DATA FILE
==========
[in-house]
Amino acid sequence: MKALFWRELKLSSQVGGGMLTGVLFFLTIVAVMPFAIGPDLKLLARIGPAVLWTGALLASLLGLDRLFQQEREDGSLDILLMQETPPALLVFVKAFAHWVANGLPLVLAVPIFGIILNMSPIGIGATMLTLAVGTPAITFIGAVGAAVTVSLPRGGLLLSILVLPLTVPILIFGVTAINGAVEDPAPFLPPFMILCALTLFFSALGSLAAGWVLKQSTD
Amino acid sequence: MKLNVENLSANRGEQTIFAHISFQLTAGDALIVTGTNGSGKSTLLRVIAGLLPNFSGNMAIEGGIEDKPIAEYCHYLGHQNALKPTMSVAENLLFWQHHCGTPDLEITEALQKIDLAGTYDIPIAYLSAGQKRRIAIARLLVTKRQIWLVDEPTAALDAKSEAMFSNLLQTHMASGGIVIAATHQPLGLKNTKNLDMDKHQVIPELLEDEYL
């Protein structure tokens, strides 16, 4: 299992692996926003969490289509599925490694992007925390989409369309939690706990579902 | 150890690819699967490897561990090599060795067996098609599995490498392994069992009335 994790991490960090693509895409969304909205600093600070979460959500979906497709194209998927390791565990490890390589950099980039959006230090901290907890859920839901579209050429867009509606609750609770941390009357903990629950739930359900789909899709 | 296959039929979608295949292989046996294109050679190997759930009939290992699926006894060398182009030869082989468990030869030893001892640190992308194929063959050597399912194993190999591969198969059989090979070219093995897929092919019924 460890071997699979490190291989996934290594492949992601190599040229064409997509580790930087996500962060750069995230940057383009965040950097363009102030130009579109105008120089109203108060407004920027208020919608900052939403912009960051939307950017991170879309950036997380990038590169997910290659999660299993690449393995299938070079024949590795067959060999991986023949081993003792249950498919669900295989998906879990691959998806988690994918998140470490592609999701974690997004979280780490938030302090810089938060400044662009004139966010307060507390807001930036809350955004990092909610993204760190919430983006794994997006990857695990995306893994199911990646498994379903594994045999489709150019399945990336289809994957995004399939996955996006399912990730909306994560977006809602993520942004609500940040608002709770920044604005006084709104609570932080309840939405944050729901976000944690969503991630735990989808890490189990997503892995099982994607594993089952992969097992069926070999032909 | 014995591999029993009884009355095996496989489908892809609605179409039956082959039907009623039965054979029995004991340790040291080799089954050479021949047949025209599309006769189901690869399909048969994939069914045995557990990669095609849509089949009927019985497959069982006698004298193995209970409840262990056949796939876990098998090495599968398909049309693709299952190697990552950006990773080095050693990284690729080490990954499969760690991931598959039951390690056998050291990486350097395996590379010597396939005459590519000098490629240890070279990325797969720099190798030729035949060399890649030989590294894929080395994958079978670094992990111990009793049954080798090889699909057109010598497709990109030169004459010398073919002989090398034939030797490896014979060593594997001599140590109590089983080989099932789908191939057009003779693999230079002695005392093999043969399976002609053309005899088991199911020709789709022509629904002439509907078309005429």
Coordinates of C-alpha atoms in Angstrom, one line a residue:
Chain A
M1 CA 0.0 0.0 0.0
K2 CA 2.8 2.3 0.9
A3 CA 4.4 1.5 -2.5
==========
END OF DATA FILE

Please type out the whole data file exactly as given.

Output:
[in-house]
Amino acid sequence: MKALFWRELKLSSQVGGGMLTGVLFFLTIVAVMPFAIGPDLKLLARIGPAVLWTGALLASLLGLDRLFQQEREDGSLDILLMQETPPALLVFVKAFAHWVANGLPLVLAVPIFGIILNMSPIGIGATMLTLAVGTPAITFIGAVGAAVTVSLPRGGLLLSILVLPLTVPILIFGVTAINGAVEDPAPFLPPFMILCALTLFFSALGSLAAGWVLKQSTD
Amino acid sequence: MKLNVENLSANRGEQTIFAHISFQLTAGDALIVTGTNGSGKSTLLRVIAGLLPNFSGNMAIEGGIEDKPIAEYCHYLGHQNALKPTMSVAENLLFWQHHCGTPDLEITEALQKIDLAGTYDIPIAYLSAGQKRRIAIARLLVTKRQIWLVDEPTAALDAKSEAMFSNLLQTHMASGGIVIAATHQPLGLKNTKNLDMDKHQVIPELLEDEYL
């Protein structure tokens, strides 16, 4: 299992692996926003969490289509599925490694992007925390989409369309939690706990579902 | 150890690819699967490897561990090599060795067996098609599995490498392994069992009335 994790991490960090693509895409969304909205600093600070979460959500979906497709194209998927390791565990490890390589950099980039959006230090901290907890859920839901579209050429867009509606609750609770941390009357903990629950739930359900789909899709 | 296959039929979608295949292989046996294109050679190997759930009939290992699926006894060398182009030869082989468990030869030893001892640190992308194929063959050597399912194993190999591969198969059989090979070219093995897929092919019924 460890071997699979490190291989996934290594492949992601190599040229064409997509580790930087996500962060750069995230940057383009965040950097363009102030130009579109105008120089109203108060407004920027208020919608900052939403912009960051939307950017991170879309950036997380990038590169997910290659999660299993690449393995299938070079024949590795067959060999991986023949081993003792249950498919669900295989998906879990691959998806988690994918998140470490592609999701974690997004979280780490938030302090810089938060400044662009004139966010307060507390807001930036809350955004990092909610993204760190919430983006794994997006990857695990995306893994199911990646498994379903594994045999489709150019399945990336289809994957995004399939996955996006399912990730909306994560977006809602993520942004609500940040608002709770920044604005006084709104609570932080309840939405944050729901976000944690969503991630735990989808890490189990997503892995099982994607594993089952992969097992069926070999032909 | 014995591999029993009884009355095996496989489908892809609605179409039956082959039907009623039965054979029995004991340790040291080799089954050479021949047949025209599309006769189901690869399909048969994939069914045995557990990669095609849509089949009927019985497959069982006698004298193995209970409840262990056949796939876990098998090495599968398909049309693709299952190697990552950006990773080095050693990284690729080490990954499969760690991931598959039951390690056998050291990486350097395996590379010597396939005459590519000098490629240890070279990325797969720099190798030729035949060399890649030989590294894929080395994958079978670094992990111990009793049954080798090889699909057109010598497709990109030169004459010398073919002989090398034939030797490896014979060593594997001599140590109590089983080989099932789908191939057009003779693999230079002695005392093999043969399976002609053309005899088991199911020709789709022509629904002439509907078309005429």
Coordinates of C-alpha atoms in Angstrom, one line a residue:
Chain A
M1 CA 0.0 0.0 0.0
K2 CA 2.8 2.3 0.9
A3 CA 4.4 1.5 -2.5